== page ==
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Miguel Arboleda
(butuki) - MLife

Locale: Kanto Plain, Japan
Re: chacos on 05/08/2013 20:24:15 MDT Print View

Am I the only one who never liked Chacos? Every one I have tried on the soles felt like boards.

Prior to the Unaweep soles Chaco soles were not so stiff, nor so immensely thick. I can't wear Chacos anymore because of the board-like feel they have now. They don't bend as easily as they used to. I begin to lose sensation in my toes.

Edited by butuki on 05/08/2013 20:27:15 MDT.

Ryan French
(lifegearguy) - M
Re- feet feedback everyone, thanks. on 05/08/2013 21:55:43 MDT Print View

@Rusty - totally agree...this is the only reason why I didn't end up purchasing a pair and ended up making my own.

@Jim - I tried several different methods including baking in the oven, blow dryer and propane torch. I want the best method without destroying the rubber. The method that seems to work the best at the moment is the propane torch, only because the blow dryer takes too long and the oven doesn't allow me to localize the heat. I believe the best answer will likely be a heat gun with a custom mold.

@Luke - I have chacos too and stopped wearing them because they are bricks. Loved the concept but ended up wearing the keen waimeas the keen antiguas (both thong/ flip flops with molded toe protection). Only issue here is lateral support and staying on my feet when walking up and down hills and in the forest. Your idea is a good but i am trying to stay away from glue...but it led me to another idea to answer your question. See the image below...Molded strap retention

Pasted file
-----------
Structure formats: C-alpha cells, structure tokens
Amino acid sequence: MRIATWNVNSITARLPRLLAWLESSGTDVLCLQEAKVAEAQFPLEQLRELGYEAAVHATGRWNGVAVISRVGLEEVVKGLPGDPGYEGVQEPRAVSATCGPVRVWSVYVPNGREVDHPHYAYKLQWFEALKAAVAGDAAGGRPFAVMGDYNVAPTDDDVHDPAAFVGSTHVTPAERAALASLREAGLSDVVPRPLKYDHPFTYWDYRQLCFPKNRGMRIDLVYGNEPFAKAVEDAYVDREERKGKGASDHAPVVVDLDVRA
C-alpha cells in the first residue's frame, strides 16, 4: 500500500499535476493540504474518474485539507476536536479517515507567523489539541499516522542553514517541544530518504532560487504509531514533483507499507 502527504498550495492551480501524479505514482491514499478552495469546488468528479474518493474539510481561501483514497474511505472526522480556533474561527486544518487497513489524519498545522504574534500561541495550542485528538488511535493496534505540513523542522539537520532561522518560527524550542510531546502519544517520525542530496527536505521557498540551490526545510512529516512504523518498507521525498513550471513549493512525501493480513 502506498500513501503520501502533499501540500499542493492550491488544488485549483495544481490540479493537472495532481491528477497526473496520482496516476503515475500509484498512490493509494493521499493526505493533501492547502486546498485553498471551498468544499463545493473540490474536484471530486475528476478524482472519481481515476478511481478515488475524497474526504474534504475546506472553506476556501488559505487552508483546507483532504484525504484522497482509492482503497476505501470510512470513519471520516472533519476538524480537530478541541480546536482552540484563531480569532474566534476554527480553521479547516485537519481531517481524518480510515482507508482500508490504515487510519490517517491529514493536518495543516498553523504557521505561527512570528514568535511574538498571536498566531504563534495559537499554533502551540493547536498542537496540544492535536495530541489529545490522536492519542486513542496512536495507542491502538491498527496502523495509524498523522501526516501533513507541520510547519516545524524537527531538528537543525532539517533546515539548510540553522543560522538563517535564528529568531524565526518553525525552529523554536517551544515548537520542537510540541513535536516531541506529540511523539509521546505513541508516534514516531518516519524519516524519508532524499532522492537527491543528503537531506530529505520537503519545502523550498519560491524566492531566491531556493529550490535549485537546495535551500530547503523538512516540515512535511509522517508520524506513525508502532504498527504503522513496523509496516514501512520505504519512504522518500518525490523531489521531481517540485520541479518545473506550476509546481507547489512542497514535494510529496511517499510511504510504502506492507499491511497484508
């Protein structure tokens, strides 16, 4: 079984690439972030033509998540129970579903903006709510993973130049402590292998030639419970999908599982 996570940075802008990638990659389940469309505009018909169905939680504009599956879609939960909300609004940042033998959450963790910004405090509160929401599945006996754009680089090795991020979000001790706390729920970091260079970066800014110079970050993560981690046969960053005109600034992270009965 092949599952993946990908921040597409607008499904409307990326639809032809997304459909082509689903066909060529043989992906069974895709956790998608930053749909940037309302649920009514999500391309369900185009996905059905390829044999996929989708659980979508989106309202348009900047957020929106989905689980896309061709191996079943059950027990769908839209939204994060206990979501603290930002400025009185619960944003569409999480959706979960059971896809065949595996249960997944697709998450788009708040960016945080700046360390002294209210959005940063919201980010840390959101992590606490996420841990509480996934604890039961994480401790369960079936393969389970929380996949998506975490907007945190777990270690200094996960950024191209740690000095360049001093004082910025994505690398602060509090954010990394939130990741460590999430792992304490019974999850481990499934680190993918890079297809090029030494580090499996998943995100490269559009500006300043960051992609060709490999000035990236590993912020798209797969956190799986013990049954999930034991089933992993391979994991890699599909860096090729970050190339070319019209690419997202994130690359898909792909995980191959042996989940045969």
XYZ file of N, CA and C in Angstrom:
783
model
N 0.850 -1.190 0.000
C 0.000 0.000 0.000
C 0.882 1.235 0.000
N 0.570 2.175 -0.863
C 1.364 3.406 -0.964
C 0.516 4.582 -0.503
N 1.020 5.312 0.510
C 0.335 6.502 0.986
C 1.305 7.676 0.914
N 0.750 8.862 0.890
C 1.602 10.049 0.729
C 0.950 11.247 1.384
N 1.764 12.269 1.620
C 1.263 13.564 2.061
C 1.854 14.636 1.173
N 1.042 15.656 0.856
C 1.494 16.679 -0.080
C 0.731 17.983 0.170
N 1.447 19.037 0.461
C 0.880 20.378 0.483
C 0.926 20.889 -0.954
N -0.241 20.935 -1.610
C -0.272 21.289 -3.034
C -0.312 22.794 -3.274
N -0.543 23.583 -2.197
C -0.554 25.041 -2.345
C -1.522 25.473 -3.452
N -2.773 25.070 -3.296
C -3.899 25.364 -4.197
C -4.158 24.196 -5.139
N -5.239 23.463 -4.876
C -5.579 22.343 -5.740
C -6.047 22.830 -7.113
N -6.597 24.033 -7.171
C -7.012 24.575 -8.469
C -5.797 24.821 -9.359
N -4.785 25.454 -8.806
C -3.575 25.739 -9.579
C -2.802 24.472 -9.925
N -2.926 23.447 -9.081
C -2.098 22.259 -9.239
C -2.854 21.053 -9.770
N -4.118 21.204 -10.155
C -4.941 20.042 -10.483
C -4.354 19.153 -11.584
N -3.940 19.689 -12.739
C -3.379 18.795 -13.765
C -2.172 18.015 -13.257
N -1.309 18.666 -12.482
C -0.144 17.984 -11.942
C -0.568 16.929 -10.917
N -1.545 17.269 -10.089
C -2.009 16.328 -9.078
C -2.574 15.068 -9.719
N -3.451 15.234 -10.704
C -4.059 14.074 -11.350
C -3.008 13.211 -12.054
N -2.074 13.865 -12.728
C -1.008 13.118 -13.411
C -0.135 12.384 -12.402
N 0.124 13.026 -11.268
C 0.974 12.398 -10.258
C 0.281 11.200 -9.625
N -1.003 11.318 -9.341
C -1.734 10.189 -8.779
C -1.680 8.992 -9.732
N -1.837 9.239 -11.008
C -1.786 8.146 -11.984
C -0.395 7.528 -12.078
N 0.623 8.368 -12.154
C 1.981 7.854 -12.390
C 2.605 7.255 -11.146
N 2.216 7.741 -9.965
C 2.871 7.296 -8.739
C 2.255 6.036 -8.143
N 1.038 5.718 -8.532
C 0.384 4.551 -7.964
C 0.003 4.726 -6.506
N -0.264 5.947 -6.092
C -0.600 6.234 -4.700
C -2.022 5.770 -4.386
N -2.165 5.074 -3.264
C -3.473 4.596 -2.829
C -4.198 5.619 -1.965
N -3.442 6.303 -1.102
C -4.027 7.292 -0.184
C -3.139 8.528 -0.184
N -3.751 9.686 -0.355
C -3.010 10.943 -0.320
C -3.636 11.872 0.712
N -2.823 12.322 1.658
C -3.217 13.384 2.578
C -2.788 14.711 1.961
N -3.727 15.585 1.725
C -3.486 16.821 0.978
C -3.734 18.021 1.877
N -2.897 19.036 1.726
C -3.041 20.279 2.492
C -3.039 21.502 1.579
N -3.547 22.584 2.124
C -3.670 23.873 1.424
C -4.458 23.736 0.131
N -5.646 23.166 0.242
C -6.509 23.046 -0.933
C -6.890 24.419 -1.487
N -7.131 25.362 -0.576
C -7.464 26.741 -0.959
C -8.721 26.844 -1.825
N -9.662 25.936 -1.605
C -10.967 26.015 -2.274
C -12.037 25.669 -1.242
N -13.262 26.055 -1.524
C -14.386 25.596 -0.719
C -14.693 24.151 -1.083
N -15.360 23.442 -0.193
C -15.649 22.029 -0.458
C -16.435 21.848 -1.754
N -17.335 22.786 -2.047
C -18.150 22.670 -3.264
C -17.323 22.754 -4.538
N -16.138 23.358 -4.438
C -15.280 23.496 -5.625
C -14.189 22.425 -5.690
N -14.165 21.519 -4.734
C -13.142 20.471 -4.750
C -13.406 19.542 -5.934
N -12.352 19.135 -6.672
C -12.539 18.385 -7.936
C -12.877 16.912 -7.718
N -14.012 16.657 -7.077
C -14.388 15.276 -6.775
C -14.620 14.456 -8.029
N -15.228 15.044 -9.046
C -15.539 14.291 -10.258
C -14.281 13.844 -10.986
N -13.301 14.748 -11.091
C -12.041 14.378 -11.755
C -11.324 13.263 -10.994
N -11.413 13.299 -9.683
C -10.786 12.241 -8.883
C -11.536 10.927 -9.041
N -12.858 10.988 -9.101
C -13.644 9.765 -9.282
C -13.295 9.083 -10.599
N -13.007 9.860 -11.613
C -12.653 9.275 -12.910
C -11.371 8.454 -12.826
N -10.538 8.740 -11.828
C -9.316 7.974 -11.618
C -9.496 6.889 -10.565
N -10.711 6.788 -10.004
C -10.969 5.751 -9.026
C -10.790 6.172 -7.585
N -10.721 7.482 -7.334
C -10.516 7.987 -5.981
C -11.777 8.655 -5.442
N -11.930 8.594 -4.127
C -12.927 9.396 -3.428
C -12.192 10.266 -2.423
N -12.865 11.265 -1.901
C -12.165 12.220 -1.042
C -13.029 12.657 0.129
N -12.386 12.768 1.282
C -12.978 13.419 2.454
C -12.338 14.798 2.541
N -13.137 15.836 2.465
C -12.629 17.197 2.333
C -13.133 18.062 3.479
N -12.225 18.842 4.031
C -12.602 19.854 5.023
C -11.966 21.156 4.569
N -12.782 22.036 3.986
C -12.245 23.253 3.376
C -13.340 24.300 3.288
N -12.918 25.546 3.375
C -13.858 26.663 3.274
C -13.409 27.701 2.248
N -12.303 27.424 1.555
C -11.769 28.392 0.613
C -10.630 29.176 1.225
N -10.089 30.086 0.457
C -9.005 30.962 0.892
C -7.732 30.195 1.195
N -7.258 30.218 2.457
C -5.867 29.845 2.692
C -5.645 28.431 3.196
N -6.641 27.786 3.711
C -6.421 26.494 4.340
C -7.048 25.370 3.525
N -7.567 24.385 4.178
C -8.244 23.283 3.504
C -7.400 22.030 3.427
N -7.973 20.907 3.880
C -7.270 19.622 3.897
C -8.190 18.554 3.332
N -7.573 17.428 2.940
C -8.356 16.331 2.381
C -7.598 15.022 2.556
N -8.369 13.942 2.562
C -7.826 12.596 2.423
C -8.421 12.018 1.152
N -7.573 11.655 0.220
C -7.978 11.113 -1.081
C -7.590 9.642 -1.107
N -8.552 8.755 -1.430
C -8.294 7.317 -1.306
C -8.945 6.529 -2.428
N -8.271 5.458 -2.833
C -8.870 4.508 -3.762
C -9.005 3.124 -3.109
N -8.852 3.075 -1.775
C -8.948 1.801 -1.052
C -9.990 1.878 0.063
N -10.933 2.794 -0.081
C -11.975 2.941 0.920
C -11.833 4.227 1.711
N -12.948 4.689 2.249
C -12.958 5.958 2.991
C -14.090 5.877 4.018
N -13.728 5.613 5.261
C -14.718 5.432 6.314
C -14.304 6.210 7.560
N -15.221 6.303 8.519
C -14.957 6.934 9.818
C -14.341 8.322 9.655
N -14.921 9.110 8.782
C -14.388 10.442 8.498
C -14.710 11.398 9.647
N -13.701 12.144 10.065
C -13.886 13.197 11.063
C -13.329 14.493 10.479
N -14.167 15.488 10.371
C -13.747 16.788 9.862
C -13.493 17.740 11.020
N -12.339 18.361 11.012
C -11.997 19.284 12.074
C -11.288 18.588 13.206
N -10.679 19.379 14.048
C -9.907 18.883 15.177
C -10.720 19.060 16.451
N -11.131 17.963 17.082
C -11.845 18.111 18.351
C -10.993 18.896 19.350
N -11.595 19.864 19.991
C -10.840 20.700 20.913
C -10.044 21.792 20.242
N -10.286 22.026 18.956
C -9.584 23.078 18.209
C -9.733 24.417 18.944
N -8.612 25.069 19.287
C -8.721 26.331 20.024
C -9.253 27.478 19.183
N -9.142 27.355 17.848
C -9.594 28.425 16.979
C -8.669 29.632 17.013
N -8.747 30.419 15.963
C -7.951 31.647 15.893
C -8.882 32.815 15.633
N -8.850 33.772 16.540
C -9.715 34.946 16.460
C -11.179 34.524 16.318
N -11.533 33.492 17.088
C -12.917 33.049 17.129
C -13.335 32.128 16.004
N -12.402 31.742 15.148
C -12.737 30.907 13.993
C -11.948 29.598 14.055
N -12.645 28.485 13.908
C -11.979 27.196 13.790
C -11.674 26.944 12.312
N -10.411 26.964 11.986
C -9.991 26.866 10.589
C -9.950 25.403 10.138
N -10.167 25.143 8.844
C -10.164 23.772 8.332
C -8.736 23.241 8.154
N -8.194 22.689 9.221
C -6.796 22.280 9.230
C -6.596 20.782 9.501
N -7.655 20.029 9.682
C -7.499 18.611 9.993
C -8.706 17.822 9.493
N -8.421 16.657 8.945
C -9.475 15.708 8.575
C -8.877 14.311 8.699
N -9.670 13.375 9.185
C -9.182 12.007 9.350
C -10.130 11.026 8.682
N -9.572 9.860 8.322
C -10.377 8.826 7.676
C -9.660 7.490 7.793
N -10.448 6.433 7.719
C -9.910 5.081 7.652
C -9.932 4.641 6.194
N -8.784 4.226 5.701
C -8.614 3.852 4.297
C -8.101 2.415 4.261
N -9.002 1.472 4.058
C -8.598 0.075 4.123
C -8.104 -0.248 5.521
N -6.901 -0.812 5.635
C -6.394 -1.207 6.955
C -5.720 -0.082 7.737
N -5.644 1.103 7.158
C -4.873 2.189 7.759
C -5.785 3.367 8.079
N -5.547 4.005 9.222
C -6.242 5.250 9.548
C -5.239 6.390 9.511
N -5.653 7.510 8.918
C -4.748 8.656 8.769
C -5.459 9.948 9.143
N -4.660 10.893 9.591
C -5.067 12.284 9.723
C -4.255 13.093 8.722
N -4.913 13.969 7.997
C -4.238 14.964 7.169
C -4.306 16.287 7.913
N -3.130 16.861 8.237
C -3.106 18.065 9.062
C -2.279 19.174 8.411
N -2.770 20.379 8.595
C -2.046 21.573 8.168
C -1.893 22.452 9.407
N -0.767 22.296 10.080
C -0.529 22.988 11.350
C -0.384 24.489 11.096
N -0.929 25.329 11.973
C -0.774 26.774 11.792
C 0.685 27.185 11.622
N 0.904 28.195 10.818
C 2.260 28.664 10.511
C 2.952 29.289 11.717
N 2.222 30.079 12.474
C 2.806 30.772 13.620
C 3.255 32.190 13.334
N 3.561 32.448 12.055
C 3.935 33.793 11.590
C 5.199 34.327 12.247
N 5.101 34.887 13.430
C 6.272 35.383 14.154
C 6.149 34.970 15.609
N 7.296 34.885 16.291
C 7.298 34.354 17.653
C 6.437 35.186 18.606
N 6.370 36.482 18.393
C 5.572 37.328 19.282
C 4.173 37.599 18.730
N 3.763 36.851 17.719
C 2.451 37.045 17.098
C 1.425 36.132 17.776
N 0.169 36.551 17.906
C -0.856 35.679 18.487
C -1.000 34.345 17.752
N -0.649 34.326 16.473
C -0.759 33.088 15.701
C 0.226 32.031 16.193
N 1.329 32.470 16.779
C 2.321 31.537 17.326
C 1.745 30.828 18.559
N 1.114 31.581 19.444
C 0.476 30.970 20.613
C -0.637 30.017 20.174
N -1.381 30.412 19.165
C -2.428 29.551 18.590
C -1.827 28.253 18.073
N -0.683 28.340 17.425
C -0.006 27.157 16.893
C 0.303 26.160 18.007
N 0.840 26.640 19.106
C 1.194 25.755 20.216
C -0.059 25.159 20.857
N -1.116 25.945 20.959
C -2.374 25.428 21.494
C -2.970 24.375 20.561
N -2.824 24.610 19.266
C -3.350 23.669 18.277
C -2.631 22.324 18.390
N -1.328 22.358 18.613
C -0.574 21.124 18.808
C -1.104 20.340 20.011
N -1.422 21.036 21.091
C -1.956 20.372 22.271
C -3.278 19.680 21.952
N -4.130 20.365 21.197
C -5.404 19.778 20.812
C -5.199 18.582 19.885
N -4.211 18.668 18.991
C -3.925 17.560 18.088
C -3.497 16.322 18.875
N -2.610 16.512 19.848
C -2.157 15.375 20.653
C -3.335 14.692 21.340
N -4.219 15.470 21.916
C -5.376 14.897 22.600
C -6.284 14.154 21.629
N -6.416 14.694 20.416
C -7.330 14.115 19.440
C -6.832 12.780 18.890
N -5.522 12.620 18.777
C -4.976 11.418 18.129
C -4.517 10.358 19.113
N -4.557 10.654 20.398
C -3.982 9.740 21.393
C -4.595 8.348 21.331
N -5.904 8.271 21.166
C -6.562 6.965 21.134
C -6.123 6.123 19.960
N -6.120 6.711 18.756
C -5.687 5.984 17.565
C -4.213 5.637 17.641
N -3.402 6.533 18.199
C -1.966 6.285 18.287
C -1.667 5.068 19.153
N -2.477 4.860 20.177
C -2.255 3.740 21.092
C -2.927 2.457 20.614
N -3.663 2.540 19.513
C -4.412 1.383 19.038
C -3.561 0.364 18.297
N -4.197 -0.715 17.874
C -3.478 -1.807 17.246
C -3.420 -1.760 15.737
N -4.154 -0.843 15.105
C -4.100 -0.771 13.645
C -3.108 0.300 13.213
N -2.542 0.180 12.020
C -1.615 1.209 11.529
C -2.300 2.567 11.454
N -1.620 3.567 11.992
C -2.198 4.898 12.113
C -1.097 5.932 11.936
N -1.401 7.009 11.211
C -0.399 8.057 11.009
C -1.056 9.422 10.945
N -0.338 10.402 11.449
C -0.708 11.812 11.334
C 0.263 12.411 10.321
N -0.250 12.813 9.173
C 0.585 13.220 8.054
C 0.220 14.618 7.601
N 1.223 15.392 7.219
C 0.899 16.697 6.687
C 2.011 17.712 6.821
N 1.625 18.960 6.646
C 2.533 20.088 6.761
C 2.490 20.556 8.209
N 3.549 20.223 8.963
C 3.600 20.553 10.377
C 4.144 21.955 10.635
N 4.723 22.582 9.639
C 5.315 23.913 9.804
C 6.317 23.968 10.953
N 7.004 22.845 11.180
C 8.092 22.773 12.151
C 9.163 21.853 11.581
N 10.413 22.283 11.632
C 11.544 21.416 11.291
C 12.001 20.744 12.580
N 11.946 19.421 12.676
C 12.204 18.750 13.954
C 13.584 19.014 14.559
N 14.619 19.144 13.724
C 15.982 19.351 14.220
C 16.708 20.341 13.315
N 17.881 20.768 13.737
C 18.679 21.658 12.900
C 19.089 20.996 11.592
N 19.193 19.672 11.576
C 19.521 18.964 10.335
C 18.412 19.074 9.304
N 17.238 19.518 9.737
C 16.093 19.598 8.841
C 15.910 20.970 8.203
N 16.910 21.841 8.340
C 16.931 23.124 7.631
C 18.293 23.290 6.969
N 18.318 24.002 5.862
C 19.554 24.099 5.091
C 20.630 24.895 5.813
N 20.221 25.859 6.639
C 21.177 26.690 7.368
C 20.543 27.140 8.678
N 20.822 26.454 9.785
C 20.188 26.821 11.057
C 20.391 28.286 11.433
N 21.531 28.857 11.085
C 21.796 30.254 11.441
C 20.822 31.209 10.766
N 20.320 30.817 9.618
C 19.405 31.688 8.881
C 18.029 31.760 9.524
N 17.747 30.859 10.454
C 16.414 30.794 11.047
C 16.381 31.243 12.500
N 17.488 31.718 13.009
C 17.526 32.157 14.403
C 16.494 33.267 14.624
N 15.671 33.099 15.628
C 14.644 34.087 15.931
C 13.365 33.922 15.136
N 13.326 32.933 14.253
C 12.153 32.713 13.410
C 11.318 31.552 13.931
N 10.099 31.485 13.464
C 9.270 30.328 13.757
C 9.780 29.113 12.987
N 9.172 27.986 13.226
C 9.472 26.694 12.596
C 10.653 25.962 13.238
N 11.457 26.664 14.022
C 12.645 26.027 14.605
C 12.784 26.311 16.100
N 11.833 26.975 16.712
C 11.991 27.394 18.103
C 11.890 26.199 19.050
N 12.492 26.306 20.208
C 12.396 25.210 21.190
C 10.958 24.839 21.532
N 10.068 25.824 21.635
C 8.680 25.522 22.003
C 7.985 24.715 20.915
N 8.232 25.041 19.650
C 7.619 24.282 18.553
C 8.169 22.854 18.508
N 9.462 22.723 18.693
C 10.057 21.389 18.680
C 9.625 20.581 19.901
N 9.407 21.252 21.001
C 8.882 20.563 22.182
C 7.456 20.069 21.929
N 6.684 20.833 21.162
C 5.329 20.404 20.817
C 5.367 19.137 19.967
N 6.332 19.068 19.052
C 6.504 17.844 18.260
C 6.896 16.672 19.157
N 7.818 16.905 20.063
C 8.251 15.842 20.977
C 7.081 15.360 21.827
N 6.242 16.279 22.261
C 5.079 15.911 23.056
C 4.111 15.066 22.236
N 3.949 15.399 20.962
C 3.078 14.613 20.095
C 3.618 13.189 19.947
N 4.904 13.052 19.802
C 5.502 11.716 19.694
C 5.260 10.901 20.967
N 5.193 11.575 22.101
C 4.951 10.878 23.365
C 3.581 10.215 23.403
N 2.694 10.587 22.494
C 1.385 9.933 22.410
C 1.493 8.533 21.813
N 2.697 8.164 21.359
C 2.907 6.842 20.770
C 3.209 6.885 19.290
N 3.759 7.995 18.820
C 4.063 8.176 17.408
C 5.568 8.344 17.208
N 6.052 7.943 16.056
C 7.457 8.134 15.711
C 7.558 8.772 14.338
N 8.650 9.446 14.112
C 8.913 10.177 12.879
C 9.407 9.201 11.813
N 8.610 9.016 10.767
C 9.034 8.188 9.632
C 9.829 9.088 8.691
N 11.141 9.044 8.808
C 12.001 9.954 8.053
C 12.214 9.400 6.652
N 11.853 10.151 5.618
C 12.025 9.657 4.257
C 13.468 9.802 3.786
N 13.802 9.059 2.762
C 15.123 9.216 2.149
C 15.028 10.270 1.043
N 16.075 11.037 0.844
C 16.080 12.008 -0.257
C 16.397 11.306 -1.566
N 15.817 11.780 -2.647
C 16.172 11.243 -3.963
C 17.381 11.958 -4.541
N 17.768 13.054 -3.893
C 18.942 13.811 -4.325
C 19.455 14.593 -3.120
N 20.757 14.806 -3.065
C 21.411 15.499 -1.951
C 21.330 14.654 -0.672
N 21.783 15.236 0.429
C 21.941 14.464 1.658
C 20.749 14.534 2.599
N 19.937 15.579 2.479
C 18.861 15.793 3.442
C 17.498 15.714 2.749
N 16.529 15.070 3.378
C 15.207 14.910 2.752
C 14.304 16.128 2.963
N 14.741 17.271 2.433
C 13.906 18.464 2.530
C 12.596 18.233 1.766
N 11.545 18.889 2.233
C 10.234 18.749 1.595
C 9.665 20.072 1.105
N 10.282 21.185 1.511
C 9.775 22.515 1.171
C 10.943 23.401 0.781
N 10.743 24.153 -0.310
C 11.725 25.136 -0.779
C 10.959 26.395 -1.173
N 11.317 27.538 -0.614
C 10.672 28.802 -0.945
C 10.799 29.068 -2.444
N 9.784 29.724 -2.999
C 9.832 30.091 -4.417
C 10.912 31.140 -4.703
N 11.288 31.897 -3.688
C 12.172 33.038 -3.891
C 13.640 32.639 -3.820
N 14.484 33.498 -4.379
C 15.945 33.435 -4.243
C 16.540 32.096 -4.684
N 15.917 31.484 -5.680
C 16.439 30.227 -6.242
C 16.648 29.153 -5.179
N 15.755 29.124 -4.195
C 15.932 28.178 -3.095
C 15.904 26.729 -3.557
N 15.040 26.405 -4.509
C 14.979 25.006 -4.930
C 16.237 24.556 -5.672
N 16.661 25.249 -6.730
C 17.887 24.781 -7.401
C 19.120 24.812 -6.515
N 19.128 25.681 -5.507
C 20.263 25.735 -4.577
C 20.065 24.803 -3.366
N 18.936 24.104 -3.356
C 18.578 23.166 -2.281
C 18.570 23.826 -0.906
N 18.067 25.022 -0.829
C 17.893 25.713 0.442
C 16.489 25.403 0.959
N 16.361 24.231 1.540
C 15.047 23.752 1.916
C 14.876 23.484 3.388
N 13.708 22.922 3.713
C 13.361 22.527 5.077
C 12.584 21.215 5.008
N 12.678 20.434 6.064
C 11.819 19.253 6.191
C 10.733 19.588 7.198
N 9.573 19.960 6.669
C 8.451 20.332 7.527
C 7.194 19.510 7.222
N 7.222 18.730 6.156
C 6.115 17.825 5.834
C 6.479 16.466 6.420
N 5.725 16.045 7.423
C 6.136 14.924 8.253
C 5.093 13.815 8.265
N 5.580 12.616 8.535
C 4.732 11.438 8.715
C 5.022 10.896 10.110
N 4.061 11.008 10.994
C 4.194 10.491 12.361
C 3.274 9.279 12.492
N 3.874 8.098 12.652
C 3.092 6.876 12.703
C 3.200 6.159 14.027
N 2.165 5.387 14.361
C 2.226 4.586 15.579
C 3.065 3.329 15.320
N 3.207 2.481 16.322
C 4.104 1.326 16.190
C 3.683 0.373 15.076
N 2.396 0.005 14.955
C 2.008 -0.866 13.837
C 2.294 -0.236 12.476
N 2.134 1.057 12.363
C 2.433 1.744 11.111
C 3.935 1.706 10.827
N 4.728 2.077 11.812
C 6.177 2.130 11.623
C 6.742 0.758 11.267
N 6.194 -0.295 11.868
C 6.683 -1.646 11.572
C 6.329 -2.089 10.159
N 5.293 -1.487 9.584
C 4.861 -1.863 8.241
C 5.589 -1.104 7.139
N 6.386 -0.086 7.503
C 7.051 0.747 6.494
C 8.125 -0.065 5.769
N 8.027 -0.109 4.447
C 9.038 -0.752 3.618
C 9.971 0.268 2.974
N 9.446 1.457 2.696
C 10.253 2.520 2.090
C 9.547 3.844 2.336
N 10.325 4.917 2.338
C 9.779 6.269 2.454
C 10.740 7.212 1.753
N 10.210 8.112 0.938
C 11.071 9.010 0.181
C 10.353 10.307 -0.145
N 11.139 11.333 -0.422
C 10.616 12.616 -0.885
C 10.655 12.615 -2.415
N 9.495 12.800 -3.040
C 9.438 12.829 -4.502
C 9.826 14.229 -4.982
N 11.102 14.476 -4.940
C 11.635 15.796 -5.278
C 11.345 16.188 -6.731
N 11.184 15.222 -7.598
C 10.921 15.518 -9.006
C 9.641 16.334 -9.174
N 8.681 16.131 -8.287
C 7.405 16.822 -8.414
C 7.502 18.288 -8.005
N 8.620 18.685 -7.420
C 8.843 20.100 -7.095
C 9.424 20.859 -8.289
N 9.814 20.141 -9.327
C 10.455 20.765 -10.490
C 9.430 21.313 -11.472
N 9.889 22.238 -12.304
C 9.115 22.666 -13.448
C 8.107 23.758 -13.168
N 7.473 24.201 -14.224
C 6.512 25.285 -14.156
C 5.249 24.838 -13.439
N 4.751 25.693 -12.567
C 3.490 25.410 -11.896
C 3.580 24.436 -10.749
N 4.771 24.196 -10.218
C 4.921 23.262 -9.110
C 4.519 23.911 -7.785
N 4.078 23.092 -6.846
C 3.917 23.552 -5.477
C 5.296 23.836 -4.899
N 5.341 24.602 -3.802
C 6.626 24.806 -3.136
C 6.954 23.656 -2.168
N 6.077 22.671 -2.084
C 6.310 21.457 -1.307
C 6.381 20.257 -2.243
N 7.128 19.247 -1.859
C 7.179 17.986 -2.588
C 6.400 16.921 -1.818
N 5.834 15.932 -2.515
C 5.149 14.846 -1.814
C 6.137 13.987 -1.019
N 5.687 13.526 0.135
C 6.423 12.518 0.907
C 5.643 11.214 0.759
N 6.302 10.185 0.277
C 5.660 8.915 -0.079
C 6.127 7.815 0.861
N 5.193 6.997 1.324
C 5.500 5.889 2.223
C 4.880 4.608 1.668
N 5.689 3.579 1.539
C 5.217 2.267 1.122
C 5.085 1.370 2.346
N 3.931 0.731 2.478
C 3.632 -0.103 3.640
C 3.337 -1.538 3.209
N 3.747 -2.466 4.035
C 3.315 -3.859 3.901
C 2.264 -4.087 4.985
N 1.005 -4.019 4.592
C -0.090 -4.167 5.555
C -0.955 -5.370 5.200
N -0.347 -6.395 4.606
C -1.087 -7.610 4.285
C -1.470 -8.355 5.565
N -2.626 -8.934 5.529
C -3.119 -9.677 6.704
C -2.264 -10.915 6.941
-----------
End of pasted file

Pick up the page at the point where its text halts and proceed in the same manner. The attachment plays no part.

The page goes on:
(This totally protects the side straps and really gives the feel of your foot being inside the sandal). Another one...Detail 2
So thanks again for the feedback...have been thinking about this design above and your comments on the straps reminded me of it. Only problem is I am totally out of material (after making my wife a pair).

@Spelt - I'll have to go back and take a look...but what you are saying about the combo is right on! I think if people are still interested in the classic huaraches between the toe, you should check out Bedrock Sandals. They look good.

So I am talking with my wife about possibly getting some material ordered to make some. Also, I am looking to make a couple small adjustments and test them this weekend by the campfire and all week next week through airports and on another continent. This will give me time to get the materials ordered and figure out the details.

Will keep the updates flowing. Thanks guys. This really is a great community with great feedback!

Ryan

p.s. - I'll add one more photo below of a pair I made for my wife, his & hers :), notice how my pair on the left are molding to my feet after only a week of wearhis and hers

Edited by lifegearguy on 05/08/2013 21:59:57 MDT.

Karple T
(ctracyverizon)

Locale: Mid-Alantic
A minimalist sandal that works! on 05/09/2013 07:34:57 MDT Print View

Get a heat gun like this one.

http://www.homedepot.com/p/Bosch-13-Amp-Programmable-Electronic-Heat-Gun-Kit-DISCONTINUED-1944LCDK/100609368#.UYulmErNnaI

It goes from 120 to 1200 degrees

Heat gun

Ryan French
(lifegearguy) - M
Re: A minimalist sandal that works! on 05/09/2013 07:40:13 MDT Print View

@ Karple - I think that would be perfect! Thanks...

Michael Logan
(xbiker423) - F
Nice! on 05/09/2013 20:26:18 MDT Print View

These look great! I love my Chacos (and so do a number of my friends - I work for Outward Bound and sometimes I think I'm in a Chaco ad when we're all hanging out between courses) but I think they're way too heavy. Because of that I don't bring them backpacking and I always am so happy when I can get back to base and put them on. I like your thinner straps, too.

Nice work.

Ryan French
(lifegearguy) - M